A Predictive Coding Account of Attention Control

Doctoral Dissertation

Abstract

The present study details evidence for a predictive coding account of attention control, which expands as a unified theory of perception, cognition, and action. On this account, virtually every aspect of human cognition serves the universal imperative of minimizing prediction error between implicit hypotheses about the state of the external world and data from sensory inputs, under a constraint that computational efficiency is prioritized. In a novel demand-selection visual search paradigm, support for this view was evident in patterns of objective performance, self-reports, and indices of neuromodulatory activity collected via eye-tracking. In particular, observers routinely exploited the task strategy associated with less cognitive demand, but their behavior was also flexibly adaptive and sensitive to alternative motives for goal-driven behavior. These and additional findings collectively offer a substantial contribution to several different scientific literatures, and they validate the foundation for a promising theoretical framework of attention control.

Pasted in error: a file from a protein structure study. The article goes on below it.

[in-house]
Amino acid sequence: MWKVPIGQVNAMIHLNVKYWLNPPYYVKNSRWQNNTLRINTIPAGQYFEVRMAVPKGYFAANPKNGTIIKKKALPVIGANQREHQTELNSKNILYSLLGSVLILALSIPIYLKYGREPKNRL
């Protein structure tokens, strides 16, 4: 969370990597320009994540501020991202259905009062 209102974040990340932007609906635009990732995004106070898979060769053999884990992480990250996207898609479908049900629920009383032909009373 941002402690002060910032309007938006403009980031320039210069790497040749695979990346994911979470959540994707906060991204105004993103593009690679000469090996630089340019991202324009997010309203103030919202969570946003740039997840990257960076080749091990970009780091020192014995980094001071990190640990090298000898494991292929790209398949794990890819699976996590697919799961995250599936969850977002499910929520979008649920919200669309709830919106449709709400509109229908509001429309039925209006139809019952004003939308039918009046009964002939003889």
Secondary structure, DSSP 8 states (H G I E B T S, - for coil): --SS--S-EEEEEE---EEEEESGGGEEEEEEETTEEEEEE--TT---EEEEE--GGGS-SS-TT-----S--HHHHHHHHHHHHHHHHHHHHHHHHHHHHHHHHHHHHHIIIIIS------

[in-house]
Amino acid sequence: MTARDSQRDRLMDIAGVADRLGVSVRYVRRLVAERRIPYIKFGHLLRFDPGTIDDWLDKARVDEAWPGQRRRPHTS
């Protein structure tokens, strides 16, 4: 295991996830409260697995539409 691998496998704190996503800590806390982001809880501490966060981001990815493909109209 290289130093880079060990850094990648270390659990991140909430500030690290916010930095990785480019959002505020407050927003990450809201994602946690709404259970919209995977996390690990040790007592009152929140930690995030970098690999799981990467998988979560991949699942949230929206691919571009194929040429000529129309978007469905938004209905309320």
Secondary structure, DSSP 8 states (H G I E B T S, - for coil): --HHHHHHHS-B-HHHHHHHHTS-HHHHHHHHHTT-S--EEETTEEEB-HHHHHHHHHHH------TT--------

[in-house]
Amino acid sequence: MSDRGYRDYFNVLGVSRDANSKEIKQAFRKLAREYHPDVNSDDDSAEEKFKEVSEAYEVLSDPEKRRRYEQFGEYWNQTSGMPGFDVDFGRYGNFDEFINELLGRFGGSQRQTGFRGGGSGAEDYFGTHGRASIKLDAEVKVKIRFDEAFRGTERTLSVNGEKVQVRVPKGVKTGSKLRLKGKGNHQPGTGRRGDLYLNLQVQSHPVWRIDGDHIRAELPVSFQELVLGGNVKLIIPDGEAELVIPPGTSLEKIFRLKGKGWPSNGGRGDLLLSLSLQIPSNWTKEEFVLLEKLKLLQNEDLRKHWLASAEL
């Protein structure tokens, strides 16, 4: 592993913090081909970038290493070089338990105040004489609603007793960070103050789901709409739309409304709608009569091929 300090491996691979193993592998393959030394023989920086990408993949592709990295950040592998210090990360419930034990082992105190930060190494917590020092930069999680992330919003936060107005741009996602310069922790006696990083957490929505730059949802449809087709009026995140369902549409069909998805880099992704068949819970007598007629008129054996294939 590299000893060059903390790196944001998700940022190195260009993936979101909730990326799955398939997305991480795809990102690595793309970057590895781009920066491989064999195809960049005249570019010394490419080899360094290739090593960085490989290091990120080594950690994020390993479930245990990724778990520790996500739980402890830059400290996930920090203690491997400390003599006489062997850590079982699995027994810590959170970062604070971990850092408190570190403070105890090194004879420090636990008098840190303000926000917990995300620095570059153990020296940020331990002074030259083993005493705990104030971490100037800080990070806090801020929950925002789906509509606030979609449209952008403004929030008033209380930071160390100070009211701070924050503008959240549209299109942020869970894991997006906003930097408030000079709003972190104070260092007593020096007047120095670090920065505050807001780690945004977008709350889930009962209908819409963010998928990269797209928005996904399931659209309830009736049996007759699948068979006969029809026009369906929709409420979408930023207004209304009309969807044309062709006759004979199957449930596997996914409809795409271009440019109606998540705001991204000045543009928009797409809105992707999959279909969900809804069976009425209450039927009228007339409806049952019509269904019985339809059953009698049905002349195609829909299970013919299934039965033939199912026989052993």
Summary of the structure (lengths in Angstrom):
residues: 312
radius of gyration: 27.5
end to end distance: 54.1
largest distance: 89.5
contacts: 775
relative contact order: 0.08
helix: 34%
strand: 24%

Attributes

Attribute NameValues
Author Joseph R. Pauszek
Contributor James R. Brockmole, Committee Member
Contributor Gabriel A. Radvansky, Committee Member
Contributor Nathan S. Rose, Committee Member
Contributor Bradley S. Gibson, Research Director
Degree Level Doctoral Dissertation
Degree Discipline Psychology
Degree Name Doctor of Philosophy
Banner Code
  • PHD-PSYC

Defense Date
  • 2019-03-22

Submission Date 2019-03-25
Record Visibility and Access Public
Content License
  • All rights reserved

Departments and Units
Catalog Record

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